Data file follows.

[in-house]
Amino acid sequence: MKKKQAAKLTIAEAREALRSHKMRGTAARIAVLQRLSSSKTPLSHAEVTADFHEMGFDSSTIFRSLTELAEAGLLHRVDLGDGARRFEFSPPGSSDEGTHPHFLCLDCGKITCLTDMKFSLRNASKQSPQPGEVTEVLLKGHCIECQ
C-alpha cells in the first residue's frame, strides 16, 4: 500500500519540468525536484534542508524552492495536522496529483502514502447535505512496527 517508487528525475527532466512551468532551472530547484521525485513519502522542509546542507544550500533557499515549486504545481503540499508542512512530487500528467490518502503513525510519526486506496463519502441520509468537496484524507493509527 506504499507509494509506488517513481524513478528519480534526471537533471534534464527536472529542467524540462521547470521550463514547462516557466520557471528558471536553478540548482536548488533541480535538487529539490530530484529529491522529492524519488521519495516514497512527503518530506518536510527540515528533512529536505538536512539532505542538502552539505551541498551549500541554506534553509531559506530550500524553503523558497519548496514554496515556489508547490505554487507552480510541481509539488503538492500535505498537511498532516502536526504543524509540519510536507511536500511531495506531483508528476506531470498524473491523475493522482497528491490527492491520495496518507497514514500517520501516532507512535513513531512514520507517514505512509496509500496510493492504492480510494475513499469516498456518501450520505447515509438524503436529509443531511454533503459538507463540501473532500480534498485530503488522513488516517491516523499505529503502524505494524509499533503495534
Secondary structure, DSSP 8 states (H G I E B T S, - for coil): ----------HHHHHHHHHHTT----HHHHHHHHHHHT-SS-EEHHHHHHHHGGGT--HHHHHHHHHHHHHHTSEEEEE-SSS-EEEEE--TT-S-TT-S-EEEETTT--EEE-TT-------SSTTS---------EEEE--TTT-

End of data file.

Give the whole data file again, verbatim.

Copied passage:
[in-house]
Amino acid sequence: MKKKQAAKLTIAEAREALRSHKMRGTAARIAVLQRLSSSKTPLSHAEVTADFHEMGFDSSTIFRSLTELAEAGLLHRVDLGDGARRFEFSPPGSSDEGTHPHFLCLDCGKITCLTDMKFSLRNASKQSPQPGEVTEVLLKGHCIECQ
C-alpha cells in the first residue's frame, strides 16, 4: 500500500519540468525536484534542508524552492495536522496529483502514502447535505512496527 517508487528525475527532466512551468532551472530547484521525485513519502522542509546542507544550500533557499515549486504545481503540499508542512512530487500528467490518502503513525510519526486506496463519502441520509468537496484524507493509527 506504499507509494509506488517513481524513478528519480534526471537533471534534464527536472529542467524540462521547470521550463514547462516557466520557471528558471536553478540548482536548488533541480535538487529539490530530484529529491522529492524519488521519495516514497512527503518530506518536510527540515528533512529536505538536512539532505542538502552539505551541498551549500541554506534553509531559506530550500524553503523558497519548496514554496515556489508547490505554487507552480510541481509539488503538492500535505498537511498532516502536526504543524509540519510536507511536500511531495506531483508528476506531470498524473491523475493522482497528491490527492491520495496518507497514514500517520501516532507512535513513531512514520507517514505512509496509500496510493492504492480510494475513499469516498456518501450520505447515509438524503436529509443531511454533503459538507463540501473532500480534498485530503488522513488516517491516523499505529503502524505494524509499533503495534
Secondary structure, DSSP 8 states (H G I E B T S, - for coil): ----------HHHHHHHHHHTT----HHHHHHHHHHHT-SS-EEHHHHHHHHGGGT--HHHHHHHHHHHHHHTSEEEEE-SSS-EEEEE--TT-S-TT-S-EEEETTT--EEE-TT-------SSTTS---------EEEE--TTT-